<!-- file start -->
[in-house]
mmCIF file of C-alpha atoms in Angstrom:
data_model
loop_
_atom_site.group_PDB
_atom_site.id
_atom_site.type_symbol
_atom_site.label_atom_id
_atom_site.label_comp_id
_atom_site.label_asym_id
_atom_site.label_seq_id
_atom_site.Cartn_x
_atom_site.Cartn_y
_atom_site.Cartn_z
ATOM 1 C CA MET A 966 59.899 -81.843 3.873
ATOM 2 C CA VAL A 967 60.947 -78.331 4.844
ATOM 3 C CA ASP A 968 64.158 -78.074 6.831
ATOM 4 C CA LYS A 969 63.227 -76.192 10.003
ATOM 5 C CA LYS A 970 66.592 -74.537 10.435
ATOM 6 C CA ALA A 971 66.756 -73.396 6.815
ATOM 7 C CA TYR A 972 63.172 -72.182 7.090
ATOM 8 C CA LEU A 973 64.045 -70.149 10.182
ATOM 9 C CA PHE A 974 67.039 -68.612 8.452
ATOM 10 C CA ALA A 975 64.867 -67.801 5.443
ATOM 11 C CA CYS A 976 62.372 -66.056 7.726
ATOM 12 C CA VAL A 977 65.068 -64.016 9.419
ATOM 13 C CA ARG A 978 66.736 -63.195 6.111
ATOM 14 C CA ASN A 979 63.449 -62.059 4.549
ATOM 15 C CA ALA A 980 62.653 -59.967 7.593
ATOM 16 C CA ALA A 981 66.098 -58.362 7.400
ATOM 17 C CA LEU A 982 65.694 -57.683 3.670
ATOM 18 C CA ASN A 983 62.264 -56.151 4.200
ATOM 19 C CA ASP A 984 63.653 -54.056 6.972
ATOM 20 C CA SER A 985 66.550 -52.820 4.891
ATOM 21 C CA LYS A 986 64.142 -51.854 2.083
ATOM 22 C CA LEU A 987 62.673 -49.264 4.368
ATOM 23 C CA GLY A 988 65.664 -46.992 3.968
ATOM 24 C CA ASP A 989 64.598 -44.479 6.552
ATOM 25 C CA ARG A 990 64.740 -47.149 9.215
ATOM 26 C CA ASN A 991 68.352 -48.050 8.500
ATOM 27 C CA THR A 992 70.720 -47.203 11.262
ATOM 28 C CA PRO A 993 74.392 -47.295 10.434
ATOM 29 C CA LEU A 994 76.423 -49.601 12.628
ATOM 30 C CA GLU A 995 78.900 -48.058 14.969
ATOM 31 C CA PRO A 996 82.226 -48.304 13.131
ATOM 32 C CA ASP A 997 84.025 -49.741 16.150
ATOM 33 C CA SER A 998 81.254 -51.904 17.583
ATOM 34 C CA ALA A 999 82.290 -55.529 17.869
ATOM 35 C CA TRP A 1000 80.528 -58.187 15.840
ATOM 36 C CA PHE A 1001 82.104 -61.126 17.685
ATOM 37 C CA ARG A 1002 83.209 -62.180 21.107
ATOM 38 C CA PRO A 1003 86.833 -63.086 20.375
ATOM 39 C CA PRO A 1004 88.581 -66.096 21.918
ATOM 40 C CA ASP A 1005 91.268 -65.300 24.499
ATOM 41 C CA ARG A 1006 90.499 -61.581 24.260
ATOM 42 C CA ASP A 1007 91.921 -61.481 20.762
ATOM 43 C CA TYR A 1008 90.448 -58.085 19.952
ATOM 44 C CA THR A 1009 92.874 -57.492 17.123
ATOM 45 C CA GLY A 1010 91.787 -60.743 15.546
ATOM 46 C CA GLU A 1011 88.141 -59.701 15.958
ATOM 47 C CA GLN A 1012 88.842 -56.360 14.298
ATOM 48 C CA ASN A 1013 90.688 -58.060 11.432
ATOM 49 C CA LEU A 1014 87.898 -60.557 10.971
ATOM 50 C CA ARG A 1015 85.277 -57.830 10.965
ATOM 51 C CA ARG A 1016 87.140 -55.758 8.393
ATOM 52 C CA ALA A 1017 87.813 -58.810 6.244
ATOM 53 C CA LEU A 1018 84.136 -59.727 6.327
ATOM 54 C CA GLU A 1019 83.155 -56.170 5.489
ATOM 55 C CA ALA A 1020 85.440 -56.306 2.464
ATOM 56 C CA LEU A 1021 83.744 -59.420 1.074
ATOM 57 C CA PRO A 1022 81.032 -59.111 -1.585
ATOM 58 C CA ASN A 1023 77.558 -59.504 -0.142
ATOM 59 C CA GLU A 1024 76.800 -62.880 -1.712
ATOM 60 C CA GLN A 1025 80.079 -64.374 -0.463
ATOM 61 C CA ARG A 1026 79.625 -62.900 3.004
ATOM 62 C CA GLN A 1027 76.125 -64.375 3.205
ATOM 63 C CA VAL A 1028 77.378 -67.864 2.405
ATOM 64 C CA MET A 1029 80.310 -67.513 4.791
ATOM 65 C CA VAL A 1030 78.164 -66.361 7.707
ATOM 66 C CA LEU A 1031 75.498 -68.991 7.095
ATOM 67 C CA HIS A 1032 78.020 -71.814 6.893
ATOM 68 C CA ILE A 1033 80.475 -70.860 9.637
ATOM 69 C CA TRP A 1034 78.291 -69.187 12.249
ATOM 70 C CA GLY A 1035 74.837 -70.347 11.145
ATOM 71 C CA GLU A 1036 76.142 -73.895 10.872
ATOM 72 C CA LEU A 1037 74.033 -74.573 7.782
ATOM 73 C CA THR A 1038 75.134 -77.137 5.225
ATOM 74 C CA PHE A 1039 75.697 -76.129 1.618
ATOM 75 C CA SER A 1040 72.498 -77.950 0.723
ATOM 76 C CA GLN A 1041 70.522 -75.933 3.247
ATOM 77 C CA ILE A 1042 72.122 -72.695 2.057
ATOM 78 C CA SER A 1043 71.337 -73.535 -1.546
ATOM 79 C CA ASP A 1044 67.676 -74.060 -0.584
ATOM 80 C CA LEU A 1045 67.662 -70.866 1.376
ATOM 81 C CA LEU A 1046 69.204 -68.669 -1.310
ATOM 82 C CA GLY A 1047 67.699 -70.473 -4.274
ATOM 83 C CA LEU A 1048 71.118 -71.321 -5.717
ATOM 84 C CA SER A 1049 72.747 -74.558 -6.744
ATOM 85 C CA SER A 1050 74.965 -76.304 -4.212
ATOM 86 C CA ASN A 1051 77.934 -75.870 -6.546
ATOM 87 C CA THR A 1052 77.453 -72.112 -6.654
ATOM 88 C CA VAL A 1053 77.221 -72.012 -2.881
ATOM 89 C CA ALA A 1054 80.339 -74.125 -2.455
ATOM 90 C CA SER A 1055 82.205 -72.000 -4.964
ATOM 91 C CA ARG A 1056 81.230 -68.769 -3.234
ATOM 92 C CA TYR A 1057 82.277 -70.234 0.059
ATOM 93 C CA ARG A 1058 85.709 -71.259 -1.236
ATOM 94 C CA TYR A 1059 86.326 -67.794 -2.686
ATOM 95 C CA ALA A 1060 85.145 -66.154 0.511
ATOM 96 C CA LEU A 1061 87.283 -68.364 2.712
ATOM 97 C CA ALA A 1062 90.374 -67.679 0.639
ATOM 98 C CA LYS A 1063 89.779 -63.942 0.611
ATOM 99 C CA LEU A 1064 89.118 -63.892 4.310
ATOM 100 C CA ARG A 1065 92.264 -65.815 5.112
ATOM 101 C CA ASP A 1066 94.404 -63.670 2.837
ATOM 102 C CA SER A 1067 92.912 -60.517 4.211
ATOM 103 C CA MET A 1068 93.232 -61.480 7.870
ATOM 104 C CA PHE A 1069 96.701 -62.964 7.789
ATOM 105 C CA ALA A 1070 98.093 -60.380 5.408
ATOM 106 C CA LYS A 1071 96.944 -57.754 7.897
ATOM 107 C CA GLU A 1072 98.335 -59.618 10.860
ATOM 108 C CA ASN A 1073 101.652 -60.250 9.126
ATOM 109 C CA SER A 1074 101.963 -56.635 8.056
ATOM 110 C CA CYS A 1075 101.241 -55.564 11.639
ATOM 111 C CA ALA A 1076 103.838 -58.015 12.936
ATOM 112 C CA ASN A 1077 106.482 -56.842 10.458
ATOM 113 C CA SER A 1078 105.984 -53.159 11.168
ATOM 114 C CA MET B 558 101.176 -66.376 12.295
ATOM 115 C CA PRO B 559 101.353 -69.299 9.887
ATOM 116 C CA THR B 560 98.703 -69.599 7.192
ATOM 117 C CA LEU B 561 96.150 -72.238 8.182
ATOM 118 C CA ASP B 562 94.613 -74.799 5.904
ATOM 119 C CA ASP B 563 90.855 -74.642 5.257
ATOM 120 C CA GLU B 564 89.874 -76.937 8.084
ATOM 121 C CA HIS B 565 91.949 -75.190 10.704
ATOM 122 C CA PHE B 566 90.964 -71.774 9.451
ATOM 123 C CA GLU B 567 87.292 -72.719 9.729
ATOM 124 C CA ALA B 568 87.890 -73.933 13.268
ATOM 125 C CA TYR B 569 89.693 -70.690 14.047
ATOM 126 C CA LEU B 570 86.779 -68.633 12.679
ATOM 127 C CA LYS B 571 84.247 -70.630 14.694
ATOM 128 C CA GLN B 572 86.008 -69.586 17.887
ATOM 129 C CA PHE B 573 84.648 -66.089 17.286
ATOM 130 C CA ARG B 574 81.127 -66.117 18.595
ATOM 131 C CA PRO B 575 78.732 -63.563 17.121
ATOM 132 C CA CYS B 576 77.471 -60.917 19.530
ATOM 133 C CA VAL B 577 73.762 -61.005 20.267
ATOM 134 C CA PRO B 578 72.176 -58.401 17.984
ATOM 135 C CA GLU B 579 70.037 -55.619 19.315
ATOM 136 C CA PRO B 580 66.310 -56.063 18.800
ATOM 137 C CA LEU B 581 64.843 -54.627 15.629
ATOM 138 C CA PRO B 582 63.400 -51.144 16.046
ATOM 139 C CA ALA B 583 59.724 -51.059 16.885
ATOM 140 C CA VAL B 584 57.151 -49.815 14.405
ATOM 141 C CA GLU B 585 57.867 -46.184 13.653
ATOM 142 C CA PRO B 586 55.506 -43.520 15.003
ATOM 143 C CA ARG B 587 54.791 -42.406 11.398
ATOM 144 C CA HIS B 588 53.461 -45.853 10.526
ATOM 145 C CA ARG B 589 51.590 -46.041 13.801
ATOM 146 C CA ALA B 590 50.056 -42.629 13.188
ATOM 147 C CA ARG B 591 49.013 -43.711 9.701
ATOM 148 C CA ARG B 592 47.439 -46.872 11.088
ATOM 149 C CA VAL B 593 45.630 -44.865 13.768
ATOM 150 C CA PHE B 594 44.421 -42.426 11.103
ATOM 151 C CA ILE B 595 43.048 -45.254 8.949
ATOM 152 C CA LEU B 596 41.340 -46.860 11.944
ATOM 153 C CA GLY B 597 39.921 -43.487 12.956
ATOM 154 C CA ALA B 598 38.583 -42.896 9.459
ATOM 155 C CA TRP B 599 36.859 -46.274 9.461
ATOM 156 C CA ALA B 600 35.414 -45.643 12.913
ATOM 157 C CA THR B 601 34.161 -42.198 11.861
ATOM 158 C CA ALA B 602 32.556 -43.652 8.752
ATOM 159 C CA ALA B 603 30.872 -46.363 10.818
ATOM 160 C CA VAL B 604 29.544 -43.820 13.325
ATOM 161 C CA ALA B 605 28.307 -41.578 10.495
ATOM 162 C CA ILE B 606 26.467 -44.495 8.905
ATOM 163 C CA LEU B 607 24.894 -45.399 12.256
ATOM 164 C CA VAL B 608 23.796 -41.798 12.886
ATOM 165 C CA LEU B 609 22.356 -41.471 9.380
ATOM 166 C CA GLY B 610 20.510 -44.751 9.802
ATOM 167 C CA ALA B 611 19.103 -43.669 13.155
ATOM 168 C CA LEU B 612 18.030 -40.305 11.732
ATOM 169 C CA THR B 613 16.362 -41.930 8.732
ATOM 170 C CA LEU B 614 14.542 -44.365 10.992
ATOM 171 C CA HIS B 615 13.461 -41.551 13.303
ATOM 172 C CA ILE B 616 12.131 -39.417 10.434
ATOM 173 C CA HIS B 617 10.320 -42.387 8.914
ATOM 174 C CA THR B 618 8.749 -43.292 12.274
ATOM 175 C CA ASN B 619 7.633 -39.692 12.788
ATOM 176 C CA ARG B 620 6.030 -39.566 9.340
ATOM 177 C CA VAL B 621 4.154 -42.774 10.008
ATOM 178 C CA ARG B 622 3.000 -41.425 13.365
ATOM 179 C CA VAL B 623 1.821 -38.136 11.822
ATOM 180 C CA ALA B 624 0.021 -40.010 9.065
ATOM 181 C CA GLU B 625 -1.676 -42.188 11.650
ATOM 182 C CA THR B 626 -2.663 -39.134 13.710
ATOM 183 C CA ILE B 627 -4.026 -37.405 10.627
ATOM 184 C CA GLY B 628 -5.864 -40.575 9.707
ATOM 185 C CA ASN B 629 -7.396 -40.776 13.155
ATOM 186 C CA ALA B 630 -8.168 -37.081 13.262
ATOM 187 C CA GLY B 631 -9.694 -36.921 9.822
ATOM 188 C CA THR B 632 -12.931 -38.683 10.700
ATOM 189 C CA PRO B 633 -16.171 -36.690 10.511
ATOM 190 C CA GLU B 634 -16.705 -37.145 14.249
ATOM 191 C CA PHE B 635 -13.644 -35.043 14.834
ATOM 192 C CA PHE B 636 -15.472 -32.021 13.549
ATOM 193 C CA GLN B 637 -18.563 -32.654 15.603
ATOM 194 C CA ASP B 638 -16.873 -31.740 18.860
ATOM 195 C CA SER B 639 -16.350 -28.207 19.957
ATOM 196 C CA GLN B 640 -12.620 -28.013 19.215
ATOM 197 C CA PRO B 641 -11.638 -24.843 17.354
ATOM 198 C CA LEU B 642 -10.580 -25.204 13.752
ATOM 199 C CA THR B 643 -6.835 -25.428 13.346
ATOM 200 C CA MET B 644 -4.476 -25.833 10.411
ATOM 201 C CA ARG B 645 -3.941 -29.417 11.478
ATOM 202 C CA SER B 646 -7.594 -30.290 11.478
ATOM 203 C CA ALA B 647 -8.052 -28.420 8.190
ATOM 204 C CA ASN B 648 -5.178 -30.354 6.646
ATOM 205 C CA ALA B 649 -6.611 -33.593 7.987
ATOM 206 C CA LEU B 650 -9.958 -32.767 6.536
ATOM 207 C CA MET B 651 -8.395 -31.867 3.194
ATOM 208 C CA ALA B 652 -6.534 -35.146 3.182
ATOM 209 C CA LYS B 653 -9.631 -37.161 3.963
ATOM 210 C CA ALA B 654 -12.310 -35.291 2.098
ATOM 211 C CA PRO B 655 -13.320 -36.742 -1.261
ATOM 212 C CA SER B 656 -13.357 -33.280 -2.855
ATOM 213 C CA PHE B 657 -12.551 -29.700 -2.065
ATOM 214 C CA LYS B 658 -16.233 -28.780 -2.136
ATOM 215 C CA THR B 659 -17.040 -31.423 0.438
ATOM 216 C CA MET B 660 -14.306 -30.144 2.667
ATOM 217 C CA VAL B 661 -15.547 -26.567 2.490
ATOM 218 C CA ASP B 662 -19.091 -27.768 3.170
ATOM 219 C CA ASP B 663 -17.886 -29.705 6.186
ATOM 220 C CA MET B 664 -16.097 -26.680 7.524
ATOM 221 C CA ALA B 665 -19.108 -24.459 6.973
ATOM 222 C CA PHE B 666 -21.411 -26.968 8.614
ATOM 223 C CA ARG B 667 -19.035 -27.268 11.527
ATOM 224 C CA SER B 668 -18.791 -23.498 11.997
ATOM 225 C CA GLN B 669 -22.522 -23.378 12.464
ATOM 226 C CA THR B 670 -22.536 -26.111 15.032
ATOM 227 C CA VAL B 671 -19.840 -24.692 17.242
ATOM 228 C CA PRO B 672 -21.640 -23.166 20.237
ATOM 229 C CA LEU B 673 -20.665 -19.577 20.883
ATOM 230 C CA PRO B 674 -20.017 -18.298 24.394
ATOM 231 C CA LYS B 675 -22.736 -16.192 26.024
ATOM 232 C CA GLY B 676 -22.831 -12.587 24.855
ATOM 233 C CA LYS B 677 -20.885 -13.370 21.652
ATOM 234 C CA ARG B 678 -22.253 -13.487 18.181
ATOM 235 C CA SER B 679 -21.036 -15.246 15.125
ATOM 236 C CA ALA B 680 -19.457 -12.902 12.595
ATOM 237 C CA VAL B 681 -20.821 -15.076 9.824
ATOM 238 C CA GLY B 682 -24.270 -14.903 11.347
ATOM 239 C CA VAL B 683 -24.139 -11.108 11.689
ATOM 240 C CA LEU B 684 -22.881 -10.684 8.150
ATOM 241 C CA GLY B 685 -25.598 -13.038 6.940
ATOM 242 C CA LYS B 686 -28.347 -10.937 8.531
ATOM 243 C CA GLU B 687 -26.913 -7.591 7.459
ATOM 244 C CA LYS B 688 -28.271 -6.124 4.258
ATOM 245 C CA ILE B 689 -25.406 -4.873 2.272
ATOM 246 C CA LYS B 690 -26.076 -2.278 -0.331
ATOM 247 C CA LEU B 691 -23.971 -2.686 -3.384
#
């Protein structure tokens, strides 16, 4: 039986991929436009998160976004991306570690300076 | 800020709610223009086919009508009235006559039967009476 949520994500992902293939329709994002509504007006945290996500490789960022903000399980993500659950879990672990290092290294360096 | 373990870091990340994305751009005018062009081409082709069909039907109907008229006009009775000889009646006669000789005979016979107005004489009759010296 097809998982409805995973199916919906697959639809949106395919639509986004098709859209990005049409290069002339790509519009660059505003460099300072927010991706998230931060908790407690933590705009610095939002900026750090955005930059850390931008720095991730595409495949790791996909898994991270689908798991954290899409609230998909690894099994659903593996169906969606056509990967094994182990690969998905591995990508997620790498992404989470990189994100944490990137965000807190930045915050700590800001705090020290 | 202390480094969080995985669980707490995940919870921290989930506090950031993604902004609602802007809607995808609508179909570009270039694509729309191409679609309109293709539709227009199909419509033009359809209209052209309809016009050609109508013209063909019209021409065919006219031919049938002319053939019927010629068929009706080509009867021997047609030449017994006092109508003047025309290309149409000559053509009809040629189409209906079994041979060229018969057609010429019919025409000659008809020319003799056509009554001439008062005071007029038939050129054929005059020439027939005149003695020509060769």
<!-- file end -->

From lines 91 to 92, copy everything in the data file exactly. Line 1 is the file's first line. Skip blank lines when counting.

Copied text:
ATOM 77 C CA ILE A 1042 72.122 -72.695 2.057
ATOM 78 C CA SER A 1043 71.337 -73.535 -1.546